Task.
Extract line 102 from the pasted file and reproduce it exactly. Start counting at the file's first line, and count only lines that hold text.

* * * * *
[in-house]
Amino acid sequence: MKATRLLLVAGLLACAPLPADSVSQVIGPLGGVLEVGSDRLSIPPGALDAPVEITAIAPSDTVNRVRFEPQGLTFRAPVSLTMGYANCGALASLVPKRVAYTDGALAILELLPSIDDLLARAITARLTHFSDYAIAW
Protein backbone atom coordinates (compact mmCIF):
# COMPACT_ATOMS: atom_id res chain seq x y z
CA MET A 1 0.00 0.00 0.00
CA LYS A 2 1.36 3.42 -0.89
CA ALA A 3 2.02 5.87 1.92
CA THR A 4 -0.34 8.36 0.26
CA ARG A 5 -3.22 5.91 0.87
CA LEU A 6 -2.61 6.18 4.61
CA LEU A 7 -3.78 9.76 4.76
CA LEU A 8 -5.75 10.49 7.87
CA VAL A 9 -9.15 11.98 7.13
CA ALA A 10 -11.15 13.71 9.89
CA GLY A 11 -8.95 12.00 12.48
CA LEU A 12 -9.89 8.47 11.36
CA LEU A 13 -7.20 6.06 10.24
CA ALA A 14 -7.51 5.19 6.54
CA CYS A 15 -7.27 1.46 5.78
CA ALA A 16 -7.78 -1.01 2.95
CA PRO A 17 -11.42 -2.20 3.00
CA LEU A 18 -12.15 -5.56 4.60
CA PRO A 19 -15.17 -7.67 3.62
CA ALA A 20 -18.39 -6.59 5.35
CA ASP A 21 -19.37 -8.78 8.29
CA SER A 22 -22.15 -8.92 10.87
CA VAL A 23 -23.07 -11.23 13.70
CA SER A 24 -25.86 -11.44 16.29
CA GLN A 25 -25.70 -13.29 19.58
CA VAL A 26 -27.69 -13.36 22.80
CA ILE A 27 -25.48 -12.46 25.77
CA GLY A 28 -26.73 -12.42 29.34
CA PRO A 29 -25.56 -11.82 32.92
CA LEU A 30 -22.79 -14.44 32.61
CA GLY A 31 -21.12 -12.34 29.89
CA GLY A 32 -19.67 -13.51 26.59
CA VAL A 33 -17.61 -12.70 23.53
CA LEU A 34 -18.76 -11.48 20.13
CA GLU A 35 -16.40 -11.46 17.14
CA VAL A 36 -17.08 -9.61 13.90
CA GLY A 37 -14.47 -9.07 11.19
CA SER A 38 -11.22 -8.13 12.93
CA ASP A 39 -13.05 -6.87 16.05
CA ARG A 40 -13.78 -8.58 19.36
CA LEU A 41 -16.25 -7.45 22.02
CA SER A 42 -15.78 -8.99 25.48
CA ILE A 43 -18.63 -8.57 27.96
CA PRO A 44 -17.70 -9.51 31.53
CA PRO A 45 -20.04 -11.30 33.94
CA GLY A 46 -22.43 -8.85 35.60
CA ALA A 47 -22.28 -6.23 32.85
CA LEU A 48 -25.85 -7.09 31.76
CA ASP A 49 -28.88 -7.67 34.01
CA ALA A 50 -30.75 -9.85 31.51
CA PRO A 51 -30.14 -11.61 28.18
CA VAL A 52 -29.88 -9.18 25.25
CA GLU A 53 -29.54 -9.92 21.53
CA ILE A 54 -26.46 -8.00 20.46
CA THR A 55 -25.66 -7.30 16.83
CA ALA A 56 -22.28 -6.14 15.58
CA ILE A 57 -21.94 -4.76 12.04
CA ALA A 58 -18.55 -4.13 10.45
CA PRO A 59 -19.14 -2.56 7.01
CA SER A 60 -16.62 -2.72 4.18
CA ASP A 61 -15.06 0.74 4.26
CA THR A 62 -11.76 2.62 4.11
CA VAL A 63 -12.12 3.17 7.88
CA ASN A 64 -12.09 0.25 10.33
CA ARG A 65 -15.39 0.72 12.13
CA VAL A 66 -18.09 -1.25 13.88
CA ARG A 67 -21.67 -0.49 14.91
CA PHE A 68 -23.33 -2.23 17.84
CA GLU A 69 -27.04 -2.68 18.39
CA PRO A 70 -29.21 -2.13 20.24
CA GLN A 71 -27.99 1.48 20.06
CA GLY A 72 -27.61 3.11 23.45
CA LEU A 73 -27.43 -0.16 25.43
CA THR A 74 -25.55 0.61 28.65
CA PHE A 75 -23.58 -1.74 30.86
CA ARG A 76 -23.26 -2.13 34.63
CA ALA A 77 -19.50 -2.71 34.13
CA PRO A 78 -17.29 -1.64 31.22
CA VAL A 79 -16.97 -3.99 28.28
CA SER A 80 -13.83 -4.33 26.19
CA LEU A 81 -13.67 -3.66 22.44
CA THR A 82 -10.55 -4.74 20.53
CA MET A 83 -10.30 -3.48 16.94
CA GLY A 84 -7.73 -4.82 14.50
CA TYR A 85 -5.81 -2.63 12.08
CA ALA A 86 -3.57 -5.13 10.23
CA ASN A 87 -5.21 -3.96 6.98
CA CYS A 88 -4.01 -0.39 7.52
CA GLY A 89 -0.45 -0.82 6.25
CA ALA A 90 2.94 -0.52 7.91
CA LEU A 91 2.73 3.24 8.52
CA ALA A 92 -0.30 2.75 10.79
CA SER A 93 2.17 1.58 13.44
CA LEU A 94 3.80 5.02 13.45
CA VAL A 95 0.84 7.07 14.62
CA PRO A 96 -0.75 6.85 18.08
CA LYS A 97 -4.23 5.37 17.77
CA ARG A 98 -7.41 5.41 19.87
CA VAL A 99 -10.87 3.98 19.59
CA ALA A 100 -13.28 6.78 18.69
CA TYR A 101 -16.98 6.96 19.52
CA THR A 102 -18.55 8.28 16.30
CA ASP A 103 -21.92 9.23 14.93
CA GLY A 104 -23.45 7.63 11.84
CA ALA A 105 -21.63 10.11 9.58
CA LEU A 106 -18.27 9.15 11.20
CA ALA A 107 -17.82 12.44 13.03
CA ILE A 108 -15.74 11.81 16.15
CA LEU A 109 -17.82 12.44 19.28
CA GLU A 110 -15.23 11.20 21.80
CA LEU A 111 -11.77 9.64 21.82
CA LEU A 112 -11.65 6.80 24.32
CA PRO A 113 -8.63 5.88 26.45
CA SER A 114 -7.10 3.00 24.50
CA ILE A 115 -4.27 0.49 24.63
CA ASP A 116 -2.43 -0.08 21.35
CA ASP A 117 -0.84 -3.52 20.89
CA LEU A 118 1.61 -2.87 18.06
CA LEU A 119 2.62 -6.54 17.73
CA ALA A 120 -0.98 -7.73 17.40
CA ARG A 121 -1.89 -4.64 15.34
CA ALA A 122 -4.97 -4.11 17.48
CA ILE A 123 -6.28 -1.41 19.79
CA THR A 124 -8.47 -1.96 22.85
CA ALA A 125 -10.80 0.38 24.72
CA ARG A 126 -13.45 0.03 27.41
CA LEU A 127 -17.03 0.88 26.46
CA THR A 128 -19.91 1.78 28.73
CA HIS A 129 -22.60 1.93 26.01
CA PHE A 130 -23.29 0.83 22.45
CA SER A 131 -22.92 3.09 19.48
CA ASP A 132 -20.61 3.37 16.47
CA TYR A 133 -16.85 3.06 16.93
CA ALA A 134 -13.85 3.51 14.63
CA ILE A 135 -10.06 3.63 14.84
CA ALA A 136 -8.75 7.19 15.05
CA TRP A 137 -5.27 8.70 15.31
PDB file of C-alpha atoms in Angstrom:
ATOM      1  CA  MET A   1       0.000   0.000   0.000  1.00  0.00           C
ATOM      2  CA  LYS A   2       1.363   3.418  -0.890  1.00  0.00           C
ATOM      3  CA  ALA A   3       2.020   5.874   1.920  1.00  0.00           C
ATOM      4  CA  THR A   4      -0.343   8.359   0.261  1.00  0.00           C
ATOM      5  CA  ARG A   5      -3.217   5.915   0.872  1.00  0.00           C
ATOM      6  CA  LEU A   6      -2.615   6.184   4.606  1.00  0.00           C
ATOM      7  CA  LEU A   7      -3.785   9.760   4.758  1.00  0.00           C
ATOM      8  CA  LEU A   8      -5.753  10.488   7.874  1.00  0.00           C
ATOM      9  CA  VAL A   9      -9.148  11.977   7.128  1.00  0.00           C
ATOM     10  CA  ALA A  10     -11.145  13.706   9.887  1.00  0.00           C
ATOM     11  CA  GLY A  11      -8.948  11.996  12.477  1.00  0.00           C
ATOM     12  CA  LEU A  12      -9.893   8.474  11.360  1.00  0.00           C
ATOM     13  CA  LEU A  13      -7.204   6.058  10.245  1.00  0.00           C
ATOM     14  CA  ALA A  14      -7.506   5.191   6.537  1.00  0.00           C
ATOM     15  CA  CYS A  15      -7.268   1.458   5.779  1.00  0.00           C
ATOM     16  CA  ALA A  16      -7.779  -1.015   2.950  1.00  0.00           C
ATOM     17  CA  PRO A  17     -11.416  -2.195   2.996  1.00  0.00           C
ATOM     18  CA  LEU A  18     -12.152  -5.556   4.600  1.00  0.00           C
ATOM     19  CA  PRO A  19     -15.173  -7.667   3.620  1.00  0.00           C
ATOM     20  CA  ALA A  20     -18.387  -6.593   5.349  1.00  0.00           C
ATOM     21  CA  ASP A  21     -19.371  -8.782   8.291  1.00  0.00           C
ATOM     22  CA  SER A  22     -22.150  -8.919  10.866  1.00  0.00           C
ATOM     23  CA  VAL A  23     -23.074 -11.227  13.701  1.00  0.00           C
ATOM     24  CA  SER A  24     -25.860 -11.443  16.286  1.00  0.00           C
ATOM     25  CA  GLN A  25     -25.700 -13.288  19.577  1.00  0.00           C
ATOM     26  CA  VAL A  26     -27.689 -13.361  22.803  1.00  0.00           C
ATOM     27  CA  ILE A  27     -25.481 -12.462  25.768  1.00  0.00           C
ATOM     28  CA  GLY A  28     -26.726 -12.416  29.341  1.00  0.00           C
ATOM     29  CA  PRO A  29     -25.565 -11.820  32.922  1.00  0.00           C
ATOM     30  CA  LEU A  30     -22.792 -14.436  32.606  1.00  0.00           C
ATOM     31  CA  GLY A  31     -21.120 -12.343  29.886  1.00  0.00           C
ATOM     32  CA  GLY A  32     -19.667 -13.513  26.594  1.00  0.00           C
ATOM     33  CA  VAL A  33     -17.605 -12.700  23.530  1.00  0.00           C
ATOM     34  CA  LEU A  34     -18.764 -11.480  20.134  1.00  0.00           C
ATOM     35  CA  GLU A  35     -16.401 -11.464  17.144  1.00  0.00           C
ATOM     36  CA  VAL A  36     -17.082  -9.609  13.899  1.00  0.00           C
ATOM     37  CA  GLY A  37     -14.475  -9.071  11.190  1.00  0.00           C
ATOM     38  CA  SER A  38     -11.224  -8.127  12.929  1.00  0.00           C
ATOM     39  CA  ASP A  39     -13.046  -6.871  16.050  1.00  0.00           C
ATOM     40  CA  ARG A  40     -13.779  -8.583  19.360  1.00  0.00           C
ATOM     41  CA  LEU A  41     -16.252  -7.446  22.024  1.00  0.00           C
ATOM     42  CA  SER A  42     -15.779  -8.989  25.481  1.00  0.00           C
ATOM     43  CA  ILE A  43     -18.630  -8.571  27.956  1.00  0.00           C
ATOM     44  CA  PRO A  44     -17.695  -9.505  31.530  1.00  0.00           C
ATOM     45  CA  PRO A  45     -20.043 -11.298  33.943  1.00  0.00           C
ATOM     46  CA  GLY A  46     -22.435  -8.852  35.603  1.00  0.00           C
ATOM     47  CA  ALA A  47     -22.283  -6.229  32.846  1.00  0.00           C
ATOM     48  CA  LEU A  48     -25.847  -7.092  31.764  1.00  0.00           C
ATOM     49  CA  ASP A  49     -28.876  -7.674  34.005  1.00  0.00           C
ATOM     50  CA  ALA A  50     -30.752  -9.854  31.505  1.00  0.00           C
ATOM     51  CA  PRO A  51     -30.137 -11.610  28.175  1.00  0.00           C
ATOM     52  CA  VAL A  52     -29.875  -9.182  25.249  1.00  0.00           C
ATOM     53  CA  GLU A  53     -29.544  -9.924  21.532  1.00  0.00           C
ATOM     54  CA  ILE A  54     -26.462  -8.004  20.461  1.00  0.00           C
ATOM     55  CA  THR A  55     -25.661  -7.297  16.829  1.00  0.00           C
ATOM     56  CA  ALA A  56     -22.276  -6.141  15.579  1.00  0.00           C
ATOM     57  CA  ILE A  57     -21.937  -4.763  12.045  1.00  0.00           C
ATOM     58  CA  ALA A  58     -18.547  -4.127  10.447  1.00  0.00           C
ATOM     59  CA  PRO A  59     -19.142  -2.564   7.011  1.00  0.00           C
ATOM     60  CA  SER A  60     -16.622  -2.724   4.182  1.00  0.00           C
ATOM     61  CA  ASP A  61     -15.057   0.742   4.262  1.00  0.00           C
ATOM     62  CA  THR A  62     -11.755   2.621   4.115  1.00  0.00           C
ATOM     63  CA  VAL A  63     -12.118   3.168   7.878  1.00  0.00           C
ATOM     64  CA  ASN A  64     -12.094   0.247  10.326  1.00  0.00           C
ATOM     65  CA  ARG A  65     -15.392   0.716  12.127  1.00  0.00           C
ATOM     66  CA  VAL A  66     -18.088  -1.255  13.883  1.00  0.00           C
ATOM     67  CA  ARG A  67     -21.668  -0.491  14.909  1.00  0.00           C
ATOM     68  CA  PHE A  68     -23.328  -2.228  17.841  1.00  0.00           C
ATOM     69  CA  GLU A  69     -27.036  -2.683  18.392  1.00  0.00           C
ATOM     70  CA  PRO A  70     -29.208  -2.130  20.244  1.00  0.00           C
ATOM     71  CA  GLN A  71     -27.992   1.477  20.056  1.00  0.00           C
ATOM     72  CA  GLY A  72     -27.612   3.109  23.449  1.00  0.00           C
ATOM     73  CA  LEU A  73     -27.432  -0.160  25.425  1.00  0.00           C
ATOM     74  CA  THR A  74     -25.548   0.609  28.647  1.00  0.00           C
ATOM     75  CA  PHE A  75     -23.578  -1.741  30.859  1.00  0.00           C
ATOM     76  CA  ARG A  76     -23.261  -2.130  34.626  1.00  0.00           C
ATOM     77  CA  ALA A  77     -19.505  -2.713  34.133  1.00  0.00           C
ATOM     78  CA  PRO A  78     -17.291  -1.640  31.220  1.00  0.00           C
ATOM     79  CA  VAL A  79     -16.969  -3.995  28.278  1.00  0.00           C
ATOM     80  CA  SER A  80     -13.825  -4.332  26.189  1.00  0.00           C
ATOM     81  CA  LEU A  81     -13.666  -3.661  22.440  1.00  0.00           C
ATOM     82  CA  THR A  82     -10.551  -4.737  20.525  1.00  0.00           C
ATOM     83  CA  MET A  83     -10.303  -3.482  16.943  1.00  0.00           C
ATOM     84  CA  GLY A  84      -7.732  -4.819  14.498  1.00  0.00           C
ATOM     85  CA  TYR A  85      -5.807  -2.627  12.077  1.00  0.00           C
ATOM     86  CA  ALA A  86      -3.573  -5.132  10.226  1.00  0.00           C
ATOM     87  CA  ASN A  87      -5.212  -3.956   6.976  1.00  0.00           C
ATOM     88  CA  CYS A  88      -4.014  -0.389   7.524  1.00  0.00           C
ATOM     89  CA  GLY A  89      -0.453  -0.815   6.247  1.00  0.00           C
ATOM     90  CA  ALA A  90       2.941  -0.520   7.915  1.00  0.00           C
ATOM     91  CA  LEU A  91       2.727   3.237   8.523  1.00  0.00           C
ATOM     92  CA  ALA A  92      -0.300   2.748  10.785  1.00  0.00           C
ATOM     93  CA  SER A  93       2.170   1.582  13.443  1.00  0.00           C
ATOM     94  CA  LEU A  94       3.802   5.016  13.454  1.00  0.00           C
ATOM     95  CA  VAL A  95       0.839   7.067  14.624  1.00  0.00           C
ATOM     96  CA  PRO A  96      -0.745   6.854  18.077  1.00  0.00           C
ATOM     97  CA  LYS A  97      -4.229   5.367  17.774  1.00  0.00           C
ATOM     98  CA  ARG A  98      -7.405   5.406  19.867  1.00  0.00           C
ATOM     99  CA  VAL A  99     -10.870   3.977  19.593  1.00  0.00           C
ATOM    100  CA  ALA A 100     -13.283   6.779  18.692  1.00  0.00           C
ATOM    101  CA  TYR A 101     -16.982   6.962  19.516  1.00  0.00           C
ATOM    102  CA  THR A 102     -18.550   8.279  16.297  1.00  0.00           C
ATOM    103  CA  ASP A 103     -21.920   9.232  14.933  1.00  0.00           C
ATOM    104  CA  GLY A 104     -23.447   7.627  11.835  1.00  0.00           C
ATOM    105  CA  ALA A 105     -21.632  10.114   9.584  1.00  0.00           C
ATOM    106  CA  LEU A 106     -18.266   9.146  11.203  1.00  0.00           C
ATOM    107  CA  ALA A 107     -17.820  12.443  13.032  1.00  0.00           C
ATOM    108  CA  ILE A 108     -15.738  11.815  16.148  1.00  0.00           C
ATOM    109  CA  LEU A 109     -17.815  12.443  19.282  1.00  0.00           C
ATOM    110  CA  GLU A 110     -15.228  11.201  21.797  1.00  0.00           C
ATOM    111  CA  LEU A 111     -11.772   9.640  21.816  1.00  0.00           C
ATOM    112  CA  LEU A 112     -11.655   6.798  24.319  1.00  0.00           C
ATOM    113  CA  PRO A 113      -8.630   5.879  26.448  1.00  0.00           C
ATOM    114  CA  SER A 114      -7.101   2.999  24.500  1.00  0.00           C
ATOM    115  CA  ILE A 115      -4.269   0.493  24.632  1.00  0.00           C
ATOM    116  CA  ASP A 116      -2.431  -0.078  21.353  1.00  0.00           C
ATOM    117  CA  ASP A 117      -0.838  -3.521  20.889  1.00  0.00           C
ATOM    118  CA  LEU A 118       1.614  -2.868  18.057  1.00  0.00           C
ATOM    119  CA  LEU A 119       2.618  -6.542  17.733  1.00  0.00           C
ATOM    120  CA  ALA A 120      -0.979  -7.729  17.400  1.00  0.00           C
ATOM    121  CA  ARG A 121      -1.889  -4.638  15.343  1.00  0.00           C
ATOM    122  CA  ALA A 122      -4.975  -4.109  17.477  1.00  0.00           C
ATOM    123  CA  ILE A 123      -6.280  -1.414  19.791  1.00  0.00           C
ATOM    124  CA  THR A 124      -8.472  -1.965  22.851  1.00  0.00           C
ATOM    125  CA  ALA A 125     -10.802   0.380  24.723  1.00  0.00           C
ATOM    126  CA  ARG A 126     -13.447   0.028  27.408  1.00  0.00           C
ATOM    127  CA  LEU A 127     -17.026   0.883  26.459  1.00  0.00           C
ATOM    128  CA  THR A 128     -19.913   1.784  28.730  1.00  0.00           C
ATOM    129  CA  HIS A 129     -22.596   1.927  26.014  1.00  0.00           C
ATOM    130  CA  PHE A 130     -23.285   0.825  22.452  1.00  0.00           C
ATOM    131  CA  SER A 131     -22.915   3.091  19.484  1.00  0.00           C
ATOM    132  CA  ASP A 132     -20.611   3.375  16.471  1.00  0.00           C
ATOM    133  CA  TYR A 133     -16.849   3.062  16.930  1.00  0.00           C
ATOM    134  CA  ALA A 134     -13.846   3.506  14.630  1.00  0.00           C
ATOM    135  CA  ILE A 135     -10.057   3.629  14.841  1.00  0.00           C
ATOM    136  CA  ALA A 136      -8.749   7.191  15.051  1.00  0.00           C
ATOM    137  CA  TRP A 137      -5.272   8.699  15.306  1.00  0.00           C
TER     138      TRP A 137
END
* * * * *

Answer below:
CA ARG A 98 -7.41 5.41 19.87